Thanks to John Kusching I can list the models given by Sparks-Withington in the "Quantity and Type of Tubes" list:
For Sparton 1934 which is season 1933/34:
33-A, 33-B, 36, 43-S, 44-P, 71, 71-B, 72, 72-PQ, 74, 75-A, 76, 78, 81, 81-A, 82, 333, 475-A, 478, 478-A. In total 20 models.
The "Quantity and Type of Tubes" list for Sparton 1935 which is season 1934/35:
53, 57, 58, 65, 65-T, 66, 66-T, 67, 68, 70, 77, 80, 83, 84, 85-X, 86-X, 104, 105-X, 134, 135, 136, 594, 655, 685, 691, 775. In total 26 models. The models 685 and 775 I had to create. Present at Radiomuseum were 67-X, 68-XS, 80-X. 105-XS, but not on this list. Models 85-XS and 835 are not included but named on the origianl schematic from manual 2, bulletin 27-2. As a refernce work we show a model page also if we have not found a picture but data.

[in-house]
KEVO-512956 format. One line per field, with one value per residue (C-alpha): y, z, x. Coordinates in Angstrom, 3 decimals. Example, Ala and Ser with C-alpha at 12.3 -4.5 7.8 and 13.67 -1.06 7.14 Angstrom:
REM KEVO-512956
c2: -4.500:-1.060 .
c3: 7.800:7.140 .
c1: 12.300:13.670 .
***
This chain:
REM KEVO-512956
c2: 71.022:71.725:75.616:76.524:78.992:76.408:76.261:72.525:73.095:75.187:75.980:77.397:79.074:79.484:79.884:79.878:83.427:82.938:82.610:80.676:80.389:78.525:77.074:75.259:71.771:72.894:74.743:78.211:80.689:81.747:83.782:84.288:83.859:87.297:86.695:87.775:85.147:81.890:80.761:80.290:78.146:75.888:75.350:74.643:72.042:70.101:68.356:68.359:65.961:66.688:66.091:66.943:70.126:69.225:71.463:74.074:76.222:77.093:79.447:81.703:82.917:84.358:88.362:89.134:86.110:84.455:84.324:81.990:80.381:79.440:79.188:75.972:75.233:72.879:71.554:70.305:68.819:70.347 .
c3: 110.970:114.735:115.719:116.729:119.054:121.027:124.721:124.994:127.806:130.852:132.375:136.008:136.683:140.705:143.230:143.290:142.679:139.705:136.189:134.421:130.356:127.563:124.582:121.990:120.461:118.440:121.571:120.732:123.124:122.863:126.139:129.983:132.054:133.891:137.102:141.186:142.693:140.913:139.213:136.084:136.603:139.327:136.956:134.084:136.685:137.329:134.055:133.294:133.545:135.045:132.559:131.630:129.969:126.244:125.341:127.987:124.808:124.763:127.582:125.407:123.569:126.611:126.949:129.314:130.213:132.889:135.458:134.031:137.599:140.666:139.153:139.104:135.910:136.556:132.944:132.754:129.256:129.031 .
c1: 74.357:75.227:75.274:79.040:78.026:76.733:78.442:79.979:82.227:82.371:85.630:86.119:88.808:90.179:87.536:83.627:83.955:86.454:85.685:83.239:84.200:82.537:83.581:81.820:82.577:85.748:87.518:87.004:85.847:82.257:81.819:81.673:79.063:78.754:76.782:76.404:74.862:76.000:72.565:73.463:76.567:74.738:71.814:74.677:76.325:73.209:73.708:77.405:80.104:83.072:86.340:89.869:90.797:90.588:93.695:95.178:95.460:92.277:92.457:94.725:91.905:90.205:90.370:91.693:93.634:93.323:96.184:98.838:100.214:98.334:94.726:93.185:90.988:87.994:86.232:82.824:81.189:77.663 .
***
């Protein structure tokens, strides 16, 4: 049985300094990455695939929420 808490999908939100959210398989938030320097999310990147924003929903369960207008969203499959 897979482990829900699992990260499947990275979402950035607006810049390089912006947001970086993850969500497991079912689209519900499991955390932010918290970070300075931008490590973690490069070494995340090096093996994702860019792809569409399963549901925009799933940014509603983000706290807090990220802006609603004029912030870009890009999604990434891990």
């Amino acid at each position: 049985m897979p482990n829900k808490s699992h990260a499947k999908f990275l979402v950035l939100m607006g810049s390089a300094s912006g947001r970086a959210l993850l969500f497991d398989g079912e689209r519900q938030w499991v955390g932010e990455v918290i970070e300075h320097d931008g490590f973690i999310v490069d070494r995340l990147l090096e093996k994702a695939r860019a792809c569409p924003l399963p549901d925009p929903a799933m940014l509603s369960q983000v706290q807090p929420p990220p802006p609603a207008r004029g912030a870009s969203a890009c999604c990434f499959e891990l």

Already in March 1934, "Radio Retailing" shows on page 51 the 13 tube Triolian 76, which has not yet a VisoGlo. In the same ad can be seen the car radio 33-A and 33-B with other tubes than the earlier model 33. Also a Sparton Electric Refrigerator model 884 with an "Antifrost clock" can be seen in the ad.
According to an ad September 1934 in "Radio Merchant", page 29, Sparks-Withington Company (Sparton) offered the model 104 and the model 83 with Viso-Glo tuning. Both models offer 4 tuning bands from 540 kHz to 20 MHz. The other models in this ad are the two band receivers 67 and 65 plus the AC-DC broadcast only receiver 53 AC-DC. The Sparton photo is printed in reverse! The version 67X is not mentioned, nor is model 65T. But in August 1934, "Radio Retailing", ad on page 11 there are more models for season 1934/35: Sparton Triolian 134 with 5 bands and Viso-Glo tuning, 57 AC-DC, model 68 but not 68XS, model 80 (but not 80X) and auto radios 333, 33 and 36 from the season before.